The audacity of irony

While I did my best to avoid tonight’s “debate” (joint press conference) between Barack Obama and John McCain, living in DC makes that more difficult than it might seem, and I ended up catching a few exchanges while eating dinner at a local bar.

What caught my attention was not the ludicrousness of the most powerful country on Earth pretending to be a “democracy” while allowing but two candidates to debate each other on whose biography is more compelling — one party rule being totalitarian, while two parties is just right — but Obama’s laborious attempt to make McCain seem reasonable in contrast.
After making several cogent points regarding McCain’s lack of judgment in supporting the Iraq war, Obama proceeded to repeat his call for a war with Pakistan — though he of course did not call it that. Instead, the supposed peace candidate in this election-that-will-not-end cast his support for violating international law and Pakistan’s sovereignty by speaking of “strikes” against “terrorists” in the the Pakistani tribal region bordering Afghanistan (the “good” military occupation to U.S. liberals).
What was amazing was that John “crazy old warmonger” McCain responded to Obama’s call for another military conflict by pointing out that maybe, just maybe, the United States should not launch unilateral strikes against a sovereign nuclear power that just so happens to be an ally — for better or worse — of the U.S. government. (That said, McCain still hinted that perhaps we should launch attacks against Pakistan, but we just shouldn’t talk about it.)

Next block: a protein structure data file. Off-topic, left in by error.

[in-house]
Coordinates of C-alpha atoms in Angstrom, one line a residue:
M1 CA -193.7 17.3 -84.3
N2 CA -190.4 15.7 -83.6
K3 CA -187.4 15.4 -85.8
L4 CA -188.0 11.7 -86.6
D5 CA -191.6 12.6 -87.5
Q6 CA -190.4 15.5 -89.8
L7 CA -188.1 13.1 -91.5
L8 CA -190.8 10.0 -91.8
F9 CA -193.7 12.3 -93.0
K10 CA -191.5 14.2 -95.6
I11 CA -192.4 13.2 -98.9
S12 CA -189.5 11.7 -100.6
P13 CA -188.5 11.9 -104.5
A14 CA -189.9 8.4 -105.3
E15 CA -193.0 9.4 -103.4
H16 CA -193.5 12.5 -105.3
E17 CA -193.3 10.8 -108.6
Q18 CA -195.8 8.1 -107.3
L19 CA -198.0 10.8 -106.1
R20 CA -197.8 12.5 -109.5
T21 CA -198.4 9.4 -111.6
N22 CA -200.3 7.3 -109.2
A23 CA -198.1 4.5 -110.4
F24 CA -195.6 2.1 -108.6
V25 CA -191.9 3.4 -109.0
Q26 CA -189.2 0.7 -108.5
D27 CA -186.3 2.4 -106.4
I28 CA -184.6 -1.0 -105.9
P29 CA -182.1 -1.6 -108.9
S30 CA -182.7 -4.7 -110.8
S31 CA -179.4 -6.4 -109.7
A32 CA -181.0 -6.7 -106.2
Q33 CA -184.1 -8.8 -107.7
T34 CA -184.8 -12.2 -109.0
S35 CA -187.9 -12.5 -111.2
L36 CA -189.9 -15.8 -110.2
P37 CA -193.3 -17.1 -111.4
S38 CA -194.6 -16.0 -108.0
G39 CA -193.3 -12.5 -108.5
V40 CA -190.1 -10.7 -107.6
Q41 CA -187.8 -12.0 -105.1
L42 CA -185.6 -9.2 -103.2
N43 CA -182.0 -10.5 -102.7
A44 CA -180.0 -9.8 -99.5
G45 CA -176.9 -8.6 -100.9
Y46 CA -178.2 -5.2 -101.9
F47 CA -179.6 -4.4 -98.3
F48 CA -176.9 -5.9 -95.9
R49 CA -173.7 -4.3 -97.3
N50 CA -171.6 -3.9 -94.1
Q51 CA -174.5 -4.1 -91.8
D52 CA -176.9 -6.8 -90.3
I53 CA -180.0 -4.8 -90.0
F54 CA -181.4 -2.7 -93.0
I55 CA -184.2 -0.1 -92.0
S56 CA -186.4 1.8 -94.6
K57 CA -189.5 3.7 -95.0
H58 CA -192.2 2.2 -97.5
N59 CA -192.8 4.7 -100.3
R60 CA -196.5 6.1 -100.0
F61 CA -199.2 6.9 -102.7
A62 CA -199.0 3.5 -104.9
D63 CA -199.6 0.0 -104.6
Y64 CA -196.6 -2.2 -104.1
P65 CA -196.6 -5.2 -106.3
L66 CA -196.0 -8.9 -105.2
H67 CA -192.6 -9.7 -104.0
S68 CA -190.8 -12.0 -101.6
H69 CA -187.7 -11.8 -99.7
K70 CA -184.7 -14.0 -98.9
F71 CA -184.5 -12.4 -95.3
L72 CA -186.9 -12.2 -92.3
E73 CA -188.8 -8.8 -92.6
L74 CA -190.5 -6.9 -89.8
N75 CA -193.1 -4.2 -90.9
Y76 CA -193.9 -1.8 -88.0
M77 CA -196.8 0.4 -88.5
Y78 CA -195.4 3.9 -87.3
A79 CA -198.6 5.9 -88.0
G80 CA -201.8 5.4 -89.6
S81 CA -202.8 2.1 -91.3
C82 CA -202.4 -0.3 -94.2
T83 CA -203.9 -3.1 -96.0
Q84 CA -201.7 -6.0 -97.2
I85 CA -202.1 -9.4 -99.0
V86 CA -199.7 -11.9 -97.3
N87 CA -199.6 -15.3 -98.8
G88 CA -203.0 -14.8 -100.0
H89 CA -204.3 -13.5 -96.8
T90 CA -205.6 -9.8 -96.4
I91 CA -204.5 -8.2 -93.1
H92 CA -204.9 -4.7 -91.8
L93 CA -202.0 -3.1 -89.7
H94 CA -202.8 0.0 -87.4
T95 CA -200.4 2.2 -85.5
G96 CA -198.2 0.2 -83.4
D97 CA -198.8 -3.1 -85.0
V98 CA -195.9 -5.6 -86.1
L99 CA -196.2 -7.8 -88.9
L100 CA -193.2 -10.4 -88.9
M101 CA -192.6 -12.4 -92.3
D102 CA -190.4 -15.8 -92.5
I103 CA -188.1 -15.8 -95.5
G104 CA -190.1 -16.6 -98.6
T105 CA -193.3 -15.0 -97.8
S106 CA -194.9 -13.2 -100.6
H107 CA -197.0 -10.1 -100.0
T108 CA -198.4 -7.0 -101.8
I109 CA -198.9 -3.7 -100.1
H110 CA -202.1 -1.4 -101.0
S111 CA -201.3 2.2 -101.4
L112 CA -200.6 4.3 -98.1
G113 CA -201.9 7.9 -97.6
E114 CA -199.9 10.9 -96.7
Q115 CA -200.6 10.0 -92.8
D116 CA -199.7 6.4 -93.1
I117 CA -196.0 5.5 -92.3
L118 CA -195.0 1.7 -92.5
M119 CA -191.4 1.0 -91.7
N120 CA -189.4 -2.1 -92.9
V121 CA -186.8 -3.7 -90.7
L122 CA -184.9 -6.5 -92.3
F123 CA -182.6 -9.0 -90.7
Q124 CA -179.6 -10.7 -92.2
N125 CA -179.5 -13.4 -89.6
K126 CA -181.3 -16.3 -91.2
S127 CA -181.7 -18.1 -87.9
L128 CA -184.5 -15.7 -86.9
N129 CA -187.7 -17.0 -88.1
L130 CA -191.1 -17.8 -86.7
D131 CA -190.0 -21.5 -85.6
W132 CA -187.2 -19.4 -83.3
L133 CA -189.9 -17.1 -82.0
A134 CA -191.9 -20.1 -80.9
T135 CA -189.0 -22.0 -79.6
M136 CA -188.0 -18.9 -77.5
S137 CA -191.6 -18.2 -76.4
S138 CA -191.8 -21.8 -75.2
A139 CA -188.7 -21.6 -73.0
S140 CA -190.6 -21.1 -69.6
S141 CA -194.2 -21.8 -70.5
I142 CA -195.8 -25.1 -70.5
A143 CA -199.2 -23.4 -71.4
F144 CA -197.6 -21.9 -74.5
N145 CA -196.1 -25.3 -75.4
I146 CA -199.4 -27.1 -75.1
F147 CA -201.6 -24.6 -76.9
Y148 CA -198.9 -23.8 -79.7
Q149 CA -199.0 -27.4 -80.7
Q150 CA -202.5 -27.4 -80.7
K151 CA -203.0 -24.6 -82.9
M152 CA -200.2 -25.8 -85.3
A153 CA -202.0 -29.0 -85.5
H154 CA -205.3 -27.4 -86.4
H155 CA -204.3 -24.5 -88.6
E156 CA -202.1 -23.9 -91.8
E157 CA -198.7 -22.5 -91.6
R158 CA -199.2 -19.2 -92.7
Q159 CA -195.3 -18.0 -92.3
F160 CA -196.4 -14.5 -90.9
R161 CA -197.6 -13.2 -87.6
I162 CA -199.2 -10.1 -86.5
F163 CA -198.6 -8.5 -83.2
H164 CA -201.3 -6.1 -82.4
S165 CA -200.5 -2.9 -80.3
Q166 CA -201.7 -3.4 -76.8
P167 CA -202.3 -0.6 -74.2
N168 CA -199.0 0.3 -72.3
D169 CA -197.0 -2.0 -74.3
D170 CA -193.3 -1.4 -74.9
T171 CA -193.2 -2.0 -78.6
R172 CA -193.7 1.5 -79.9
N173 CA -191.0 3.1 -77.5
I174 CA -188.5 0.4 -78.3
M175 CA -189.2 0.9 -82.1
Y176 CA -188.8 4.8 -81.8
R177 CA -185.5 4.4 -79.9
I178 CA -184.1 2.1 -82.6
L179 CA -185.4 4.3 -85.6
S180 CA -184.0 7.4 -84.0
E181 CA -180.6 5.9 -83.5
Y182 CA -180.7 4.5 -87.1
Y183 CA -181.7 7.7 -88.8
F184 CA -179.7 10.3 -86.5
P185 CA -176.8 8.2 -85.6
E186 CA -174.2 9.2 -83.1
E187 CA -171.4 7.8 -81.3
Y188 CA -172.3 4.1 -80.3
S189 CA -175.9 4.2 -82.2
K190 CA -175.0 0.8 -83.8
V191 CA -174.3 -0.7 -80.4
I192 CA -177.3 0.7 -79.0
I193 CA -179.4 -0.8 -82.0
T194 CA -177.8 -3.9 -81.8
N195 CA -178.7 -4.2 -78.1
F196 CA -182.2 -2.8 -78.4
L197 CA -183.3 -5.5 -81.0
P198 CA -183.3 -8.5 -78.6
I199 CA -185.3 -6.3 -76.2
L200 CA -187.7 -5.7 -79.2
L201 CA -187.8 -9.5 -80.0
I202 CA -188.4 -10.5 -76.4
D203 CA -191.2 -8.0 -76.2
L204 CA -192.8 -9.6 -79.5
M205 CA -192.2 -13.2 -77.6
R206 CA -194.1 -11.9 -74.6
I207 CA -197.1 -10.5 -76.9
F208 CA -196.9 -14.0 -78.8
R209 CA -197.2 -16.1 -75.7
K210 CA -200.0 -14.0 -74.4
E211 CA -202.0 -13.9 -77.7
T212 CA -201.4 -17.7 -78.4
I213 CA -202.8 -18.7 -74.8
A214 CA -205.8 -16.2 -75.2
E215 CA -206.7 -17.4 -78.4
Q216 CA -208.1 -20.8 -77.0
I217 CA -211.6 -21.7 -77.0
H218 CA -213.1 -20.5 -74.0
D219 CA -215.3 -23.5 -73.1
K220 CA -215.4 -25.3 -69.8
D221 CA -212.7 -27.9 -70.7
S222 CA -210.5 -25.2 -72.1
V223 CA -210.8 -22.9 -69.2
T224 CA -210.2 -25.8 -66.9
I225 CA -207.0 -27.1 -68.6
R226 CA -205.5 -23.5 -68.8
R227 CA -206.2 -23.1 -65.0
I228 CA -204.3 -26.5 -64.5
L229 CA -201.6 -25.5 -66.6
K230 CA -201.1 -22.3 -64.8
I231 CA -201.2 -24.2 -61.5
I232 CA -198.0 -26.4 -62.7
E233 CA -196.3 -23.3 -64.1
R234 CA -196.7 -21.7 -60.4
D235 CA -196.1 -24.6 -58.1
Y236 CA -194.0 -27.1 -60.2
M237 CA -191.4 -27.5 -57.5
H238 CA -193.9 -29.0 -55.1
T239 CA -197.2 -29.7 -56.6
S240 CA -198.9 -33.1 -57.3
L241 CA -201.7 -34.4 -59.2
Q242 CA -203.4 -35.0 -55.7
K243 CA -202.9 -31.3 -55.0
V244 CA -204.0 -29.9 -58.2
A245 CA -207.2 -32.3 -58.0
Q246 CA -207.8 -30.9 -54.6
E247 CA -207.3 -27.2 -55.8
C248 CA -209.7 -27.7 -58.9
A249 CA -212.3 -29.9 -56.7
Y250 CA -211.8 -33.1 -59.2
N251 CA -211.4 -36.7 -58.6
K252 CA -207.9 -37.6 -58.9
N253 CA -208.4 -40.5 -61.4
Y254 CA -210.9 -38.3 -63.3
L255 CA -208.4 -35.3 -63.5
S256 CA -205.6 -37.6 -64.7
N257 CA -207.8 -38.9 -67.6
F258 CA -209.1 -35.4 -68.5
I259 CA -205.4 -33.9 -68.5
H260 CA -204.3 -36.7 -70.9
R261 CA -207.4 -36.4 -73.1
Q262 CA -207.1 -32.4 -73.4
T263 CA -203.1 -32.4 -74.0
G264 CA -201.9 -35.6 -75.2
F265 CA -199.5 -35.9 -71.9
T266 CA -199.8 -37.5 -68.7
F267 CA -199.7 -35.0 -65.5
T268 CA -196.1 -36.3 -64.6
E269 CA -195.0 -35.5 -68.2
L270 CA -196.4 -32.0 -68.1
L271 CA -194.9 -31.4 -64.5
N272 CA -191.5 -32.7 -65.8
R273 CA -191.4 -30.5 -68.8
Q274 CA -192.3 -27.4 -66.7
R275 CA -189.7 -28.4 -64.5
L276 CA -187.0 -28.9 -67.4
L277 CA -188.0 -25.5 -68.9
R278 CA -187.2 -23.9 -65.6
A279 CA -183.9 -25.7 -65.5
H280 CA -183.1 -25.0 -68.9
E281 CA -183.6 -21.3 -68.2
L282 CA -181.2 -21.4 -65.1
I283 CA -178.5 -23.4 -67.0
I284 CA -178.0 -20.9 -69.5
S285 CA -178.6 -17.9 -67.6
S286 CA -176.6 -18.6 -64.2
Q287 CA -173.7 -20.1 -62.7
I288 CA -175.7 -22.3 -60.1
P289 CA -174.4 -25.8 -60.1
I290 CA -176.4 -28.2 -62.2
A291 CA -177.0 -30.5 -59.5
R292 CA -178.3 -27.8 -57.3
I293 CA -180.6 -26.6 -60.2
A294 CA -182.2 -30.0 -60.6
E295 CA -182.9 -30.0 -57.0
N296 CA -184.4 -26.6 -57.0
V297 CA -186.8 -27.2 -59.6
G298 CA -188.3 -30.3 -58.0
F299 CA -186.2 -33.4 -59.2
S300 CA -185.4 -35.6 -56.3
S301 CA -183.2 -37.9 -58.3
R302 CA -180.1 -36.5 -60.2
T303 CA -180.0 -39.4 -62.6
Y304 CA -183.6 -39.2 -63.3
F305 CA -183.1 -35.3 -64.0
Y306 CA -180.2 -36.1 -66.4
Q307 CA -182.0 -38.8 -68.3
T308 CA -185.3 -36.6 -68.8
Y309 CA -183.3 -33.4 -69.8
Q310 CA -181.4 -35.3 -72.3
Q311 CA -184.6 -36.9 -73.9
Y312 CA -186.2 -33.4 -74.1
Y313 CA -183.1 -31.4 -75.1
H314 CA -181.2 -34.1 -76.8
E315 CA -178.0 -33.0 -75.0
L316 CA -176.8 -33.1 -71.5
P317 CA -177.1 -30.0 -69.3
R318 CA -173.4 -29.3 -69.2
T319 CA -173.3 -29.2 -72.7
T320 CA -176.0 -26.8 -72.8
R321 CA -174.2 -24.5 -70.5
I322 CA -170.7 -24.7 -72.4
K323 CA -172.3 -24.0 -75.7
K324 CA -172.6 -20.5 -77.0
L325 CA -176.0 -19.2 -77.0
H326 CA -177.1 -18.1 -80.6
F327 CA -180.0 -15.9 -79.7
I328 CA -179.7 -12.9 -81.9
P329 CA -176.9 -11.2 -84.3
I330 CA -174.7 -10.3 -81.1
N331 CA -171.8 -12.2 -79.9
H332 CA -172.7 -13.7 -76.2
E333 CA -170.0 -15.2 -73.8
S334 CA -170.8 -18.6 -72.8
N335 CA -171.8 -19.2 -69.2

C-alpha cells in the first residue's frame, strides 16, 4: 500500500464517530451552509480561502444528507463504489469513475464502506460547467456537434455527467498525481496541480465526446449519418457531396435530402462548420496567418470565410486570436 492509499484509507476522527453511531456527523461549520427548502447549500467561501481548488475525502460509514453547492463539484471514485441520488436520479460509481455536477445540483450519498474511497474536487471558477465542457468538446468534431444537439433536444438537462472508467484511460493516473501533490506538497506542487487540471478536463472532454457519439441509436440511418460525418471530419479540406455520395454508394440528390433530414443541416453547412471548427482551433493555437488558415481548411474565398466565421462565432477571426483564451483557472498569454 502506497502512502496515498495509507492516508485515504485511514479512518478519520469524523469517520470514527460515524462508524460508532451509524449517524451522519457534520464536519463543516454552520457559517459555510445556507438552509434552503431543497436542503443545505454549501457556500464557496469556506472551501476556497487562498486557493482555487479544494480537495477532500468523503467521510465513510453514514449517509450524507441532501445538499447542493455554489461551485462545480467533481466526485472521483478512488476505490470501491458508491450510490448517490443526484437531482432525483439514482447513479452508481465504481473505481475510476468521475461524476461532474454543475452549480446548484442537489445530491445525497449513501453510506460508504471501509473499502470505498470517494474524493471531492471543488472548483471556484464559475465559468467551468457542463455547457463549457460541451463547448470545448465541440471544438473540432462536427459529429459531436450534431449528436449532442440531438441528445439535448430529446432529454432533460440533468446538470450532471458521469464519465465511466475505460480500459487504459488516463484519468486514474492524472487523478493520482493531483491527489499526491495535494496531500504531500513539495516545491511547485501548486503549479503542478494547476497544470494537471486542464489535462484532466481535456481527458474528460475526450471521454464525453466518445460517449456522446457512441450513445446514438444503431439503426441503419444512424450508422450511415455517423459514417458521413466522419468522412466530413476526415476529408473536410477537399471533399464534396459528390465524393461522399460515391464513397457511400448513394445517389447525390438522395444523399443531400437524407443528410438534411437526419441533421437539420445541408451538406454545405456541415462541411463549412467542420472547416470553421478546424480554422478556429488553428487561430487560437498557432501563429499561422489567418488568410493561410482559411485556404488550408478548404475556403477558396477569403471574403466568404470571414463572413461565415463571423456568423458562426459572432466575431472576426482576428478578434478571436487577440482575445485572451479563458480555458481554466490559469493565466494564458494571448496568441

Now, while I won’t profess to be a master political strategist (I still have something of a soul left), one would think the Democrats could capitalize on the American public’s general discontent with the status quo with regard to the state of the economy and U.S. foreign policy by running a campaign centered around a rather simple message: no more wars, and no bailouts for the irresponsible rich. Unfortunately, one can rest assured that won’t happen.
Why? Because rather than a departure from the status quo, Barack Obama represents merely a fresh new face committed to the same old policies in furtherance of the American empire — as should be evident from the Democratic Congress’ unabashed support for endless war, corporatism, and the centralization of power.
Sadly, the difference between Obama and McCain is a lot like the difference between Coke and Pepsi: while some are committed partisans to one or the other, in the end, they are both little more than corporate products that ultimately just might kill you.
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About Charles Davis

A writer and producer with whose work has aired on television and radio and been published by outlets such as Al Jazeera, The Intercept, The Nation and The New Republic.
This entry was posted in Barack Obama, Elections, Iraq, Irony, Israel/Palestine, John McCain, Pakistan. Bookmark the permalink.

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